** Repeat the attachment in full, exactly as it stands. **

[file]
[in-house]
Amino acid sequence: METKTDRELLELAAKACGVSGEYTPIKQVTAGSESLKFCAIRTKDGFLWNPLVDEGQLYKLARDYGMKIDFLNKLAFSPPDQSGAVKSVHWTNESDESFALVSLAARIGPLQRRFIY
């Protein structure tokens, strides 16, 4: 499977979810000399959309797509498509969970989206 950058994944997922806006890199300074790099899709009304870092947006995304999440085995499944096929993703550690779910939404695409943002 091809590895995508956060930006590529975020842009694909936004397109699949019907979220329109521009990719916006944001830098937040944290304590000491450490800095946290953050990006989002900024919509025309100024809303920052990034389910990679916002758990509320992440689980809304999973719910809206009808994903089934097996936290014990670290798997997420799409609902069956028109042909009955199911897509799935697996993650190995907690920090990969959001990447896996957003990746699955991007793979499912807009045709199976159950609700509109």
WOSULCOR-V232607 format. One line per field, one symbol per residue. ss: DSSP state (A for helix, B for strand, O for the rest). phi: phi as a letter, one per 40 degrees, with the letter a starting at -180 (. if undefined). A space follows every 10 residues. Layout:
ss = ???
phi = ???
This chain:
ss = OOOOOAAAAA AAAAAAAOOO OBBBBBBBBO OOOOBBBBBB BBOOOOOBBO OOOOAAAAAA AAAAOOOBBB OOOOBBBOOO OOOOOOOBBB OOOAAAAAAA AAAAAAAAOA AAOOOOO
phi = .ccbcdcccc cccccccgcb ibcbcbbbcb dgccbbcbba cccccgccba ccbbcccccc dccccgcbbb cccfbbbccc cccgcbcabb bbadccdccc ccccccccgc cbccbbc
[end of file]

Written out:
[in-house]
Amino acid sequence: METKTDRELLELAAKACGVSGEYTPIKQVTAGSESLKFCAIRTKDGFLWNPLVDEGQLYKLARDYGMKIDFLNKLAFSPPDQSGAVKSVHWTNESDESFALVSLAARIGPLQRRFIY
């Protein structure tokens, strides 16, 4: 499977979810000399959309797509498509969970989206 950058994944997922806006890199300074790099899709009304870092947006995304999440085995499944096929993703550690779910939404695409943002 091809590895995508956060930006590529975020842009694909936004397109699949019907979220329109521009990719916006944001830098937040944290304590000491450490800095946290953050990006989002900024919509025309100024809303920052990034389910990679916002758990509320992440689980809304999973719910809206009808994903089934097996936290014990670290798997997420799409609902069956028109042909009955199911897509799935697996993650190995907690920090990969959001990447896996957003990746699955991007793979499912807009045709199976159950609700509109």
WOSULCOR-V232607 format. One line per field, one symbol per residue. ss: DSSP state (A for helix, B for strand, O for the rest). phi: phi as a letter, one per 40 degrees, with the letter a starting at -180 (. if undefined). A space follows every 10 residues. Layout:
ss = ???
phi = ???
This chain:
ss = OOOOOAAAAA AAAAAAAOOO OBBBBBBBBO OOOOBBBBBB BBOOOOOBBO OOOOAAAAAA AAAAOOOBBB OOOOBBBOOO OOOOOOOBBB OOOAAAAAAA AAAAAAAAOA AAOOOOO
phi = .ccbcdcccc cccccccgcb ibcbcbbbcb dgccbbcbba cccccgccba ccbbcccccc dccccgcbbb cccfbbbccc cccgcbcabb bbadccdccc ccccccccgc cbccbbc